Well, here we go again: What A Little History of Recessions Says About New Media Budgeting

June 17, 2022

Last week I wrote about the confluence between a recession and the pending loss of cookies. According to Google, they will sunset cookies now towards the end of 2023. That’s a full two years since the original cut-off date. While I suppose we appreciate the time Google’s given us to test new identity solutions, between now and then may be some of the more tumultuous times in marketing and advertising, including the COVID lockdowns of 2020. 

In August of 2019, I was already preparing for what seemed to be a likely recession due to ongoing trade wars with China. (Actual footage exists.) Little did we know that a pandemic-level virus was beginning its wrath in Wuhan. So it wasn’t a trade war after all that put everything we do under a microscope, but something entirely different. 

At that time, I made the prediction that a slow-down in the economy would begin the transfer of marketing and advertising dollars away from disconnected media (linear TV, terrestrial radio, and so on) to connected media, specifically programmatic TV. According to eMarketer, that is exactly what happened during the pandemic, and now, as we enter a potential recession, those trends continue. In fact, linear TV has “crossed the Rubicon,” says eMarketer, “Digital video ($76.20 billion) will attract more ad dollars than linear TV ($68.35 billion) for the first time in 2022.”

What’s Really Going on?

It’s tempting, as professionals, to say that the move towards connected media at any time is simply because we marketers are really smart and see trends ahead of others. Many marketers are indeed incredibly savvy and have the runway to make fast decisions. But when you look at the data, the lag by most marketers to stay atop actual consumer habits is quite large. The adoption of new technologies and platforms – a SMART TV or TikTok, for example – happens entirely first by the consumer then by marketers. The consumer drives attention away from older media as they migrate to new, more enjoyable tech and content. So perhaps it’s consumer behavior that drives the change.

But I’m not sure this is true either, especially in tough economic times. Of course, it’s true that consumers move media allegiances. But I’m not certain that they are the trigger point to changes in marketer behavior.

Having been both participant and witness to the past nearly 30 years of digital investments, my experience has that a recession driven reduction in marketing and advertising budgets, not consumer behaviors, are the true trigger points. Down markets drives intense pressures for marketing performance which drives faster adoption of new media channels because they are, at least, more measurable than traditional channels, and any marketing budget is essentially an investment thesis on the part of a CMO. When times are flyin’ high, there is less scrutiny over more direct marketing performance, and media efforts around “brand building” through mass media are generally more accepted as a simple “costs of doing business.”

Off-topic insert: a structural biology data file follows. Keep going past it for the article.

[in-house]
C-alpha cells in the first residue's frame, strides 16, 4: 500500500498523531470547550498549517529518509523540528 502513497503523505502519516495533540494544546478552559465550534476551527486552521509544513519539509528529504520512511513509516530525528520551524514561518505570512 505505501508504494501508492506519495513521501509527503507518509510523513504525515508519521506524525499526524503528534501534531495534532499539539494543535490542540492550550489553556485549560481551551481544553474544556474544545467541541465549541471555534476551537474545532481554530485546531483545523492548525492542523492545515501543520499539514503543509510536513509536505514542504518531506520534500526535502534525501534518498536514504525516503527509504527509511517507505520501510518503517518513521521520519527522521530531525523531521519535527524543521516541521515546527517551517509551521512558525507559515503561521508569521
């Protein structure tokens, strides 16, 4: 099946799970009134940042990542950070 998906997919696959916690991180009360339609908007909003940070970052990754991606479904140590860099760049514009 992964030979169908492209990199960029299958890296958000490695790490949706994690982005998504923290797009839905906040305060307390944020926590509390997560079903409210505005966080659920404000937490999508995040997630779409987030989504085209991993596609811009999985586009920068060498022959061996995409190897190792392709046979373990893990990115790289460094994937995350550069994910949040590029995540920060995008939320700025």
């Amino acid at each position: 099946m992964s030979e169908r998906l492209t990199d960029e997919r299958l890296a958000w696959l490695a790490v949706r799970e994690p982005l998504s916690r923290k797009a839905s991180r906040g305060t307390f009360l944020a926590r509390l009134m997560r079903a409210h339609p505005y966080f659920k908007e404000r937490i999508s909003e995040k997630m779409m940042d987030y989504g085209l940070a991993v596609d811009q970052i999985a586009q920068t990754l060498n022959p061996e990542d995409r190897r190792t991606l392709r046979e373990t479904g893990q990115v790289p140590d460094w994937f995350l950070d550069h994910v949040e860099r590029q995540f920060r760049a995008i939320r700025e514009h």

But not now. And not in 2019. And not in 2009. And not in 2002. During each of these economic cycles, the growth in accountable media budgets skyrocketed even when the consumer was already within these channels. In 2002, the explosion of Google AdWords and search was coupled with a huge advancement in email marketing service providers like ExactTarget (now part of Salesforce Marketing Cloud) and others. In 2009, the market pivoted away from direct display media placements to programmatic advertising because the math nerds went nuts on all the unsold display advertising inventory, thereby launching the entire programmatic industry. In 2020 to today, digital video has exploded, not just on connected televisions, but on platforms like TikTok that hadn’t existed even three years ago. Today, TikTok has surpassed YouTube as the largest video consumption platform in the world.

The CMO/CFO Partnership

During these incredibly uncertain times, a brand’s CFO’s absolute requirement of accountability will often trigger a change in a brand’s spend and investment behaviors over the consumer. The CMO is more likely required to report results to the CFO more frequently, with much better attribution, and locked into performance metrics whereby the CFO can determine if the investments are indeed yielding new revenue or other performance benchmarks. Of course, the data on performance should come from the CMO.

While I don’t disagree with this – I fully believe that marketing should be tied to business performance – I do get concerned when the innovation required to stay on top of the consumer in new media channels is beyond the understanding or experience of the CFO, CEO or other decision makers. And that’s to be expected; it’s not their jobs. For example, a recommended investment in TikTok may seem frivolous because it’s shiny and new. In order to receive approval for proper funding, the CMO will need to back their plans with third-party research, actionable data, and a keen understanding of their customer. They’re going to have to go into that boardroom armed with every defense, every data point, and an absolutely solid attribution story that ties together myriad channels into a cohesive investment strategy that reduces waste, increases attention share, and drives consumers through to conversion, whether online or offline.

I would love to say that the consumer is always in charge, but my experience is that during these types of economic cycles, money talks, and the CFO and others make the calls. And since we can’t dictate the fluency of non-marketing people towards consumer technology and media consumption, it all boils down to what all business people understand – money and performance.